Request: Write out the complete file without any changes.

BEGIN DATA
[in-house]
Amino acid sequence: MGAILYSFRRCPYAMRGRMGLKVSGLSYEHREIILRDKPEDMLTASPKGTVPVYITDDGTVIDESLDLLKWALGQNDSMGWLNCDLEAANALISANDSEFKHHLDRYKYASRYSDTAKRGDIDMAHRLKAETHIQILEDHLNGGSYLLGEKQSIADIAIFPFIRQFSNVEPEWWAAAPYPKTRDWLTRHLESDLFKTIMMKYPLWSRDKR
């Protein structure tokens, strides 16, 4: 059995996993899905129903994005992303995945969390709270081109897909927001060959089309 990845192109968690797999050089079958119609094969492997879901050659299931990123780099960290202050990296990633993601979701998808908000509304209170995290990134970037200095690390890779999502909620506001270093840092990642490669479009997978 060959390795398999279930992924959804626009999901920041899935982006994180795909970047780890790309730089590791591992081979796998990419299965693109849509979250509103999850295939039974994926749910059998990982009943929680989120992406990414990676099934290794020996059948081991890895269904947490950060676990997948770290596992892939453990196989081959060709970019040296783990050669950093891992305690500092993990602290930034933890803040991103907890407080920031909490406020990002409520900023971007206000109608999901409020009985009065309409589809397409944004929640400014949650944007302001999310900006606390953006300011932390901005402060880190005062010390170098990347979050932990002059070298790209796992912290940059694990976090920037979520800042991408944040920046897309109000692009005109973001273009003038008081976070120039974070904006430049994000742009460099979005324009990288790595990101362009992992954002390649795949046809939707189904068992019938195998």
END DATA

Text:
[in-house]
Amino acid sequence: MGAILYSFRRCPYAMRGRMGLKVSGLSYEHREIILRDKPEDMLTASPKGTVPVYITDDGTVIDESLDLLKWALGQNDSMGWLNCDLEAANALISANDSEFKHHLDRYKYASRYSDTAKRGDIDMAHRLKAETHIQILEDHLNGGSYLLGEKQSIADIAIFPFIRQFSNVEPEWWAAAPYPKTRDWLTRHLESDLFKTIMMKYPLWSRDKR
């Protein structure tokens, strides 16, 4: 059995996993899905129903994005992303995945969390709270081109897909927001060959089309 990845192109968690797999050089079958119609094969492997879901050659299931990123780099960290202050990296990633993601979701998808908000509304209170995290990134970037200095690390890779999502909620506001270093840092990642490669479009997978 060959390795398999279930992924959804626009999901920041899935982006994180795909970047780890790309730089590791591992081979796998990419299965693109849509979250509103999850295939039974994926749910059998990982009943929680989120992406990414990676099934290794020996059948081991890895269904947490950060676990997948770290596992892939453990196989081959060709970019040296783990050669950093891992305690500092993990602290930034933890803040991103907890407080920031909490406020990002409520900023971007206000109608999901409020009985009065309409589809397409944004929640400014949650944007302001999310900006606390953006300011932390901005402060880190005062010390170098990347979050932990002059070298790209796992912290940059694990976090920037979520800042991408944040920046897309109000692009005109973001273009003038008081976070120039974070904006430049994000742009460099979005324009990288790595990101362009992992954002390649795949046809939707189904068992019938195998």